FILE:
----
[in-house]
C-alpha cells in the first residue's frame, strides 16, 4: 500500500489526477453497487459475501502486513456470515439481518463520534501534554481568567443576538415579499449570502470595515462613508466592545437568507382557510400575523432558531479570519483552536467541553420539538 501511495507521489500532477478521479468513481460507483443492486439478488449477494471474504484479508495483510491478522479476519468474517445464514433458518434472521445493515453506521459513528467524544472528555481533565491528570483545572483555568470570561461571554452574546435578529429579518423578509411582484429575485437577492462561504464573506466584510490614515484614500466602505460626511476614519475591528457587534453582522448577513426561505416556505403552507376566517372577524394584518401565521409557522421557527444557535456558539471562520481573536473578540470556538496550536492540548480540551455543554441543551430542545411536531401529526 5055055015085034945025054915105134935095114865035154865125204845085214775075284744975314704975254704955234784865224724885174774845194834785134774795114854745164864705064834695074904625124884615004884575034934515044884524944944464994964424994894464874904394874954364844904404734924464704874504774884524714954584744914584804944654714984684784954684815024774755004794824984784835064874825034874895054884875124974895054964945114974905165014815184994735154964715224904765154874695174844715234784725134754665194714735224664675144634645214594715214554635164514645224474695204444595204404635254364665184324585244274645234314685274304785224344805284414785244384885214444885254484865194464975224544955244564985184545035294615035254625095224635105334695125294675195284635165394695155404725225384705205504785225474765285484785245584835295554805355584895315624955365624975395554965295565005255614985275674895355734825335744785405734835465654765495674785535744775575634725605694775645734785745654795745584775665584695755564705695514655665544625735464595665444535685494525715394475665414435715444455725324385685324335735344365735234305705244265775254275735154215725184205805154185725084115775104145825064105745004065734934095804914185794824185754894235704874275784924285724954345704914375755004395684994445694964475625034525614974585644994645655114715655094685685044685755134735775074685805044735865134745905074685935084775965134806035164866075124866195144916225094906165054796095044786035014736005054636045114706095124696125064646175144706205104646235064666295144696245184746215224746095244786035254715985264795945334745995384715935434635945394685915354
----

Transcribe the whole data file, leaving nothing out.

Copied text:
[in-house]
C-alpha cells in the first residue's frame, strides 16, 4: 500500500489526477453497487459475501502486513456470515439481518463520534501534554481568567443576538415579499449570502470595515462613508466592545437568507382557510400575523432558531479570519483552536467541553420539538 501511495507521489500532477478521479468513481460507483443492486439478488449477494471474504484479508495483510491478522479476519468474517445464514433458518434472521445493515453506521459513528467524544472528555481533565491528570483545572483555568470570561461571554452574546435578529429579518423578509411582484429575485437577492462561504464573506466584510490614515484614500466602505460626511476614519475591528457587534453582522448577513426561505416556505403552507376566517372577524394584518401565521409557522421557527444557535456558539471562520481573536473578540470556538496550536492540548480540551455543554441543551430542545411536531401529526 5055055015085034945025054915105134935095114865035154865125204845085214775075284744975314704975254704955234784865224724885174774845194834785134774795114854745164864705064834695074904625124884615004884575034934515044884524944944464994964424994894464874904394874954364844904404734924464704874504774884524714954584744914584804944654714984684784954684815024774755004794824984784835064874825034874895054884875124974895054964945114974905165014815184994735154964715224904765154874695174844715234784725134754665194714735224664675144634645214594715214554635164514645224474695204444595204404635254364665184324585244274645234314685274304785224344805284414785244384885214444885254484865194464975224544955244564985184545035294615035254625095224635105334695125294675195284635165394695155404725225384705205504785225474765285484785245584835295554805355584895315624955365624975395554965295565005255614985275674895355734825335744785405734835465654765495674785535744775575634725605694775645734785745654795745584775665584695755564705695514655665544625735464595665444535685494525715394475665414435715444455725324385685324335735344365735234305705244265775254275735154215725184205805154185725084115775104145825064105745004065734934095804914185794824185754894235704874275784924285724954345704914375755004395684994445694964475625034525614974585644994645655114715655094685685044685755134735775074685805044735865134745905074685935084775965134806035164866075124866195144916225094906165054796095044786035014736005054636045114706095124696125064646175144706205104646235064666295144696245184746215224746095244786035254715985264795945334745995384715935434635945394685915354